Droichead Uí Chonaill
O'Connell Bridge viewed from upstream
|Other name(s)||Carlisle Bridge|
|Material||Granite, portland stone|
|Width||~50m (~47m between parapets)|
|No. of spans||3|
|Construction start||1791 (reconstruction commenced 1877)|
|Construction end||1794 (reconstruction completed 1882)|
Originally humped, and narrower, Carlisle bridge was a symmetrical, three semicircular arch structure constructed in granite with a Portland stone balustrade and obelisks on each of the four corners. A keystone head at the apex of the central span symbolises the River Liffey, corresponding to the heads on the Custom House (also designed by James Gandon) which personify the other great rivers of Ireland.
Since 1860, (following similar work on Essex Bridge – now Grattan Bridge), to improve the streetscape and relieve traffic congestion on the bridge, it was intended to widen Carlisle Bridge to bring it to the same width as 70 metres (230 ft) wide Sackville Street (now O'Connell Street) which formed the north side carriageway connection to the Bridge. Between 1877 and 1880 the bridge was reconstructed and widened. As can be seen on orthophotography  it spans now 45 m of the Liffey and is about 50 m wide.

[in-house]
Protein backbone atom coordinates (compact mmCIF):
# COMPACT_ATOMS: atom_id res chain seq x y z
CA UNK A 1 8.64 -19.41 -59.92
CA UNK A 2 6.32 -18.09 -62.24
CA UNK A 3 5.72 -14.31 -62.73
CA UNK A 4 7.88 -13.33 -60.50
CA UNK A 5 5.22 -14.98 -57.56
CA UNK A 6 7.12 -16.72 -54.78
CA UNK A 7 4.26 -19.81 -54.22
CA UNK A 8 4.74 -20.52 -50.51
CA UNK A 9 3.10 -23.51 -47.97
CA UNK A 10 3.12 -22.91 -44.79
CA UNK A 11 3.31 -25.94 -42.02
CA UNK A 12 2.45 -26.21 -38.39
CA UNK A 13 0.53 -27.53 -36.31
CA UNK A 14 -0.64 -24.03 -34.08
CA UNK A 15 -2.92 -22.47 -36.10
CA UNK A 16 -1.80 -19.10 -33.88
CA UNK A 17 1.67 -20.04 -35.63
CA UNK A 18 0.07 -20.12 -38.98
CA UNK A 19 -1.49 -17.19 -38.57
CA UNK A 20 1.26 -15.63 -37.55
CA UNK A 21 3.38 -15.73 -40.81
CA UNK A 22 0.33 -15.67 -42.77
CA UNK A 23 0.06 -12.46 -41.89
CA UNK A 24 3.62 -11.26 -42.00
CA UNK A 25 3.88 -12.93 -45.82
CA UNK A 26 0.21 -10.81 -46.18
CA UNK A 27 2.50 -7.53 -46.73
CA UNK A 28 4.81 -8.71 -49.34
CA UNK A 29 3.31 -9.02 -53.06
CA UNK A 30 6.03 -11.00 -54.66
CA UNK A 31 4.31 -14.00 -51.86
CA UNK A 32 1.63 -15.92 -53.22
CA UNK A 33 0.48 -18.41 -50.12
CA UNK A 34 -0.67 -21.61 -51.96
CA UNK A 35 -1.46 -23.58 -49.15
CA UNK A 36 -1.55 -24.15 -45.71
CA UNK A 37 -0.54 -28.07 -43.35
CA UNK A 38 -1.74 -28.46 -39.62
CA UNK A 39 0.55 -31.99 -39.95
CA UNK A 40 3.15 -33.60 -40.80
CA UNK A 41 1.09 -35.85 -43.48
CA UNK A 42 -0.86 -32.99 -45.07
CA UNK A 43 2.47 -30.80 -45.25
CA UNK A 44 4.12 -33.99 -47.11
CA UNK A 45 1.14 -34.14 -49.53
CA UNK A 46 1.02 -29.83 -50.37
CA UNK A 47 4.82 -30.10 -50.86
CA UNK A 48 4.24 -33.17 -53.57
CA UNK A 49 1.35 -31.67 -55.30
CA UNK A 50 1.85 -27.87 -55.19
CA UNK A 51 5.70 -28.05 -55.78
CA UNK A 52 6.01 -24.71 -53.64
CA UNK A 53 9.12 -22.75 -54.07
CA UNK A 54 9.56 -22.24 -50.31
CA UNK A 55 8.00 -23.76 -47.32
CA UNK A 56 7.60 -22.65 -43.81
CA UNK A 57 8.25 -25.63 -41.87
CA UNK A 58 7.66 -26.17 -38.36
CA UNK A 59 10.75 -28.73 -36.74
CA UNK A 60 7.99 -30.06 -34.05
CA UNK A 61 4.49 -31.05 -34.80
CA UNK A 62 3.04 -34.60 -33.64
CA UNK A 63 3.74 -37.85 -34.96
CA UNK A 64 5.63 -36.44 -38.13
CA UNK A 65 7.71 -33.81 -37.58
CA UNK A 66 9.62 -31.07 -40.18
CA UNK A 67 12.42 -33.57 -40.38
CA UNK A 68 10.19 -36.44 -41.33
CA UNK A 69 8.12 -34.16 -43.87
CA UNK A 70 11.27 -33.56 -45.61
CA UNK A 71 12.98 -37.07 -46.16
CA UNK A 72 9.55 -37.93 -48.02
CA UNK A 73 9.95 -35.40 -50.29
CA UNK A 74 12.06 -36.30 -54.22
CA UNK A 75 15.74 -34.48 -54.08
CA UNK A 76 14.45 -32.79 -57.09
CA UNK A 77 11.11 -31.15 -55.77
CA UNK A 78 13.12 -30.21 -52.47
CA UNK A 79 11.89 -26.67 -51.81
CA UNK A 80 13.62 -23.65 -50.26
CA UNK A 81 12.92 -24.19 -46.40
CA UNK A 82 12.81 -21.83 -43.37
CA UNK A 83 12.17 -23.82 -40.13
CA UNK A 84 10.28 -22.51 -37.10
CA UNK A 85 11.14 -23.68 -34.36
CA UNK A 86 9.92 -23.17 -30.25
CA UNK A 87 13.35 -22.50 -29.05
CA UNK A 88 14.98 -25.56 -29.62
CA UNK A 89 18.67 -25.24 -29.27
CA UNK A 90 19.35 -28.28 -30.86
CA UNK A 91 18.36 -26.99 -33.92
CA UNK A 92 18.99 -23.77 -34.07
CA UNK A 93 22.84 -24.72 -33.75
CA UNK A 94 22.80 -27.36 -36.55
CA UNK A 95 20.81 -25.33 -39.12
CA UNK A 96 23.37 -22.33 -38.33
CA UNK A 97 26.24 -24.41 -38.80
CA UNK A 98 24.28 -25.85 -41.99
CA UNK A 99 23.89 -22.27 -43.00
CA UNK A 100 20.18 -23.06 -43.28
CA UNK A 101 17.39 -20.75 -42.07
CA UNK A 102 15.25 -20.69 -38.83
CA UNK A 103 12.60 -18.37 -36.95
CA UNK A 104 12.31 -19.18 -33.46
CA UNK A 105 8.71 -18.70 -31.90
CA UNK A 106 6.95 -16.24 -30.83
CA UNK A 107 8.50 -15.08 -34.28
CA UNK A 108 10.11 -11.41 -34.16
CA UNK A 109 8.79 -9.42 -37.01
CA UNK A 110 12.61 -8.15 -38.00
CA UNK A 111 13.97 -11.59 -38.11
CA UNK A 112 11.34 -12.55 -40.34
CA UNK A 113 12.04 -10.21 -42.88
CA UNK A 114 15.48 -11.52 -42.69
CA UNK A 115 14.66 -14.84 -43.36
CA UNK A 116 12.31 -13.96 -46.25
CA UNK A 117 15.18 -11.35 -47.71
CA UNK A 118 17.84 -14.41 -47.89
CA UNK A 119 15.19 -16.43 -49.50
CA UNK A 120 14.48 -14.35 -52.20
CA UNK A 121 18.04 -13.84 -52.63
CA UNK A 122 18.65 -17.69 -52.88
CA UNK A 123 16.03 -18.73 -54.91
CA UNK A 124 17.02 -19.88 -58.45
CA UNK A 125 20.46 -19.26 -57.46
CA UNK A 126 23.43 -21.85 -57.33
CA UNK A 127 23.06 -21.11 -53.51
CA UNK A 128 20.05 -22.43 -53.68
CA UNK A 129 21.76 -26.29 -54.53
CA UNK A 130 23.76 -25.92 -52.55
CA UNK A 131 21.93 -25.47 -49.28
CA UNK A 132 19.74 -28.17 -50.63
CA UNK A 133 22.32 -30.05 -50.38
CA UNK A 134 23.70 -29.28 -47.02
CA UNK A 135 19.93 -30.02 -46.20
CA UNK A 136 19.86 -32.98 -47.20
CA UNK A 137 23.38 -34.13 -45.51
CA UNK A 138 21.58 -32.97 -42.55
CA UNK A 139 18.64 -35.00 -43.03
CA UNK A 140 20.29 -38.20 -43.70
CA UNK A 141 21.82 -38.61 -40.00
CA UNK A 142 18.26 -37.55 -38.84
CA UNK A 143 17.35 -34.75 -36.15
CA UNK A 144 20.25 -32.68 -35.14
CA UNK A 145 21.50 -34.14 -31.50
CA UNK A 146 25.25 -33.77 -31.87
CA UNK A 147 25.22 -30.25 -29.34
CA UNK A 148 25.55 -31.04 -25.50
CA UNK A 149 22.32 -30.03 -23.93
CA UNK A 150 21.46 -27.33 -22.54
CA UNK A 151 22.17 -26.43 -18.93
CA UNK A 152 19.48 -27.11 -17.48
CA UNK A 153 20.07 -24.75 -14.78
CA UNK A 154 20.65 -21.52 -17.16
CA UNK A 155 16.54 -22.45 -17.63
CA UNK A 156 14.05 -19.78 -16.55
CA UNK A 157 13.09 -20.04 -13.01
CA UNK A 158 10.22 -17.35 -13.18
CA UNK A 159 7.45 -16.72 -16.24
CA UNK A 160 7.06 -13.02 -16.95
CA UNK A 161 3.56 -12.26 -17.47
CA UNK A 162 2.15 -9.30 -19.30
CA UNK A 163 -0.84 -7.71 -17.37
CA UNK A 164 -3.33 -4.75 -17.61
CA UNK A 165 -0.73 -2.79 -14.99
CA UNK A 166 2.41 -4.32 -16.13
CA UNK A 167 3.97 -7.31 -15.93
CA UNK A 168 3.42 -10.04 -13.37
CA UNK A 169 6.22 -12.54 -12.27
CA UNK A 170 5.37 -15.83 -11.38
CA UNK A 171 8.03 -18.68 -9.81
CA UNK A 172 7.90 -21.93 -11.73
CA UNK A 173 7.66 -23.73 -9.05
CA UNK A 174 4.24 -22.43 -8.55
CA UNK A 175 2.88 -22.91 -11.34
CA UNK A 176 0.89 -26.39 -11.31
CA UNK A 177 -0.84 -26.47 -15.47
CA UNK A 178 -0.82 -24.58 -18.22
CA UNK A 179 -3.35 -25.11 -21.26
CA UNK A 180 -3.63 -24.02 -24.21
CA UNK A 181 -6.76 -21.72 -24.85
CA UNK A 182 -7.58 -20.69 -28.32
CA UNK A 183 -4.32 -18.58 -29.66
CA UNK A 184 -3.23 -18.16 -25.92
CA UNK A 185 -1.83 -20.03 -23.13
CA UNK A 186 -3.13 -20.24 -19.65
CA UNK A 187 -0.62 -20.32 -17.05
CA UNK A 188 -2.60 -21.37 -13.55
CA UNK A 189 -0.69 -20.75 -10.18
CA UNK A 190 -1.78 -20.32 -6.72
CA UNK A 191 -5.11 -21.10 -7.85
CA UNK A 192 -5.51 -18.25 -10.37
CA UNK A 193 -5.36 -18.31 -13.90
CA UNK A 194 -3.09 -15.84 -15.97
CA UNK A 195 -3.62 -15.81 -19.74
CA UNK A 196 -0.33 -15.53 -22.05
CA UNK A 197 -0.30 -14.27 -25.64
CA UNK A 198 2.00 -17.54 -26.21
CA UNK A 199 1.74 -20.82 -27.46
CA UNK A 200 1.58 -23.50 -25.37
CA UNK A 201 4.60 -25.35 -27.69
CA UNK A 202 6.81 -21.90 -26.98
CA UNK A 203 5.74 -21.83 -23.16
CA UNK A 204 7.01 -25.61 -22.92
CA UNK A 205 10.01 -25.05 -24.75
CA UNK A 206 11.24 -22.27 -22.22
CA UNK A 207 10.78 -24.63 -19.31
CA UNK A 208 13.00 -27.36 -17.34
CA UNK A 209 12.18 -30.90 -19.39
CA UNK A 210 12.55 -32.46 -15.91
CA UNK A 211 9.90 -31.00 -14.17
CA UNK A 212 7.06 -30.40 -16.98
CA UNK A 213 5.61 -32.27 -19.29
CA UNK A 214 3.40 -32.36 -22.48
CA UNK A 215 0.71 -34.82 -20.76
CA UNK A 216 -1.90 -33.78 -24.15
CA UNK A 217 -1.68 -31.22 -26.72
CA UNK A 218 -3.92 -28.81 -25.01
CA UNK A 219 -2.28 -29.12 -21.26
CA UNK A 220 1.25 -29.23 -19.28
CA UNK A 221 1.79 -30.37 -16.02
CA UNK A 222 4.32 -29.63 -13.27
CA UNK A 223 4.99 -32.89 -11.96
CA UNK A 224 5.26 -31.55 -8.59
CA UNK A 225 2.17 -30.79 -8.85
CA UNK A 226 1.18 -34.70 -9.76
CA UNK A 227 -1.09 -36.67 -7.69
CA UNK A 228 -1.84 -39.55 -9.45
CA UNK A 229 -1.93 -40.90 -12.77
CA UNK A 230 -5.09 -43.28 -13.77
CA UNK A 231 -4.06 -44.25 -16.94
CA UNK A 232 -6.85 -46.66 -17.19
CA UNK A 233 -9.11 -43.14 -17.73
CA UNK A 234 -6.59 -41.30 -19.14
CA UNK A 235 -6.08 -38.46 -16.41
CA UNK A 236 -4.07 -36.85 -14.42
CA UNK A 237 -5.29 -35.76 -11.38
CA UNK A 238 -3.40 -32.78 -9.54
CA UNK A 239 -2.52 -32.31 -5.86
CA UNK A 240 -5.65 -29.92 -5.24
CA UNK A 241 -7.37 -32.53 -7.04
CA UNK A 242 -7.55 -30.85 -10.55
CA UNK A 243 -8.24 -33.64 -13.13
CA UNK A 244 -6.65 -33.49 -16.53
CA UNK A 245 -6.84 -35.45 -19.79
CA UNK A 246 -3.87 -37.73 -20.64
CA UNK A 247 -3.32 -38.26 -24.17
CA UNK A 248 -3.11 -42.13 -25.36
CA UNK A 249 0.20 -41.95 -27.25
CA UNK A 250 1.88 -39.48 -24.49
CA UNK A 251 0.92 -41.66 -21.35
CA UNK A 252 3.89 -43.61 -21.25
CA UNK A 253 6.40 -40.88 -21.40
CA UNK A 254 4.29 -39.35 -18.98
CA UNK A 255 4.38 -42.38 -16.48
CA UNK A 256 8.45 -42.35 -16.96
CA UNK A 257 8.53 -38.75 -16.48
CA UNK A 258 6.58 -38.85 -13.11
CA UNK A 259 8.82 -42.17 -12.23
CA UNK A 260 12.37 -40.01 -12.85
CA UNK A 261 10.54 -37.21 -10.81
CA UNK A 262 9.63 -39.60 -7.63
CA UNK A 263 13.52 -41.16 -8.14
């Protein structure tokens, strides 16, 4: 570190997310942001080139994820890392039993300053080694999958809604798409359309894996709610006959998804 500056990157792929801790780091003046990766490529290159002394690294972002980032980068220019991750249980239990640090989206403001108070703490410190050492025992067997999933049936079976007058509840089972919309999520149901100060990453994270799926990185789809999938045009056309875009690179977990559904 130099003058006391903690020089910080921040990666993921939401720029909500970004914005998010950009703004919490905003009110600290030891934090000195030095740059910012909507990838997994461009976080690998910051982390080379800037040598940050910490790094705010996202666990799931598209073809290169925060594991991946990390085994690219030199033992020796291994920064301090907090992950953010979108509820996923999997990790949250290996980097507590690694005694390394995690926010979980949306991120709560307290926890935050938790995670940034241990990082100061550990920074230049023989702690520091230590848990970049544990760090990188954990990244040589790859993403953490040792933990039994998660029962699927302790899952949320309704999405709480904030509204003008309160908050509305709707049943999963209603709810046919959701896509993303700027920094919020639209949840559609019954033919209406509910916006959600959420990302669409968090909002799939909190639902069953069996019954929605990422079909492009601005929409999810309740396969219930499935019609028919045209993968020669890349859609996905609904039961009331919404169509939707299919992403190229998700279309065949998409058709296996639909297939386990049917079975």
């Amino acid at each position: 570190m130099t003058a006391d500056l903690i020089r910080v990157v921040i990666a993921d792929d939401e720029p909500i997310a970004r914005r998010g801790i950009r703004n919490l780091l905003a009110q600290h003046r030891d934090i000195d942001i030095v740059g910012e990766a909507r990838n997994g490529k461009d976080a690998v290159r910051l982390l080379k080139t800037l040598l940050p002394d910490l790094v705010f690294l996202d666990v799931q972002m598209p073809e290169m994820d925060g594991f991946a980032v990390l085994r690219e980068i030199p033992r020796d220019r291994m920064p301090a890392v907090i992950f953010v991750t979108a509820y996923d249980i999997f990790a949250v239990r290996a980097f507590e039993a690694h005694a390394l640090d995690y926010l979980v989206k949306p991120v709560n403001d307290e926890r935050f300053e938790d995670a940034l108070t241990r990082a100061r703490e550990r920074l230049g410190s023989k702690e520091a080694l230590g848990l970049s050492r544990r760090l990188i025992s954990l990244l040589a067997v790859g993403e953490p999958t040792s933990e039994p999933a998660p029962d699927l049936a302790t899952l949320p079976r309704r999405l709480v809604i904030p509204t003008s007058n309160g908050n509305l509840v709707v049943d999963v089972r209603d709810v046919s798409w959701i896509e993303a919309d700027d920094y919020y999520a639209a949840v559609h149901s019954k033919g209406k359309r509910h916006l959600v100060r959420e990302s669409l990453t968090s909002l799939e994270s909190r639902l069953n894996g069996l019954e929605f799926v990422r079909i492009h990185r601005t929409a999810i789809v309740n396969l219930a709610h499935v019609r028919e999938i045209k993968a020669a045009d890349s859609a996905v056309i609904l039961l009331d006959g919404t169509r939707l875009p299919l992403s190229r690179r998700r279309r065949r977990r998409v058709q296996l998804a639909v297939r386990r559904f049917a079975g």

In recent years, the lamps that graced the central island have been restored to their five lantern glory. In 2004, a pair of pranksters installed a plaque on the bridge dedicated to Father Pat Noise, which remained unnoticed until May 2006, and was still there as of June 2020.
In popular cultureEdit
- Ronald C. Cox, Michael H. Gould (1998). Ireland – Civil Engineering Heritage. Telford. p. 41. ISBN 9780727726278.
the width between parapets [is] 152 ft 8 in [approx 47m]CS1 maint: uses authors parameter (link)
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- "The Father Pat Noise 'Memorial'". Blather.net. 16 May 2006.
- "Dubliners could get their big bronze 'time ball' back". theirishtimes.com. Irish Times. 4 October 2017. Retrieved 13 May 2020.
- "Arthur Fields: the man on O'Connell bridge". The Guardian. 18 August 2013.
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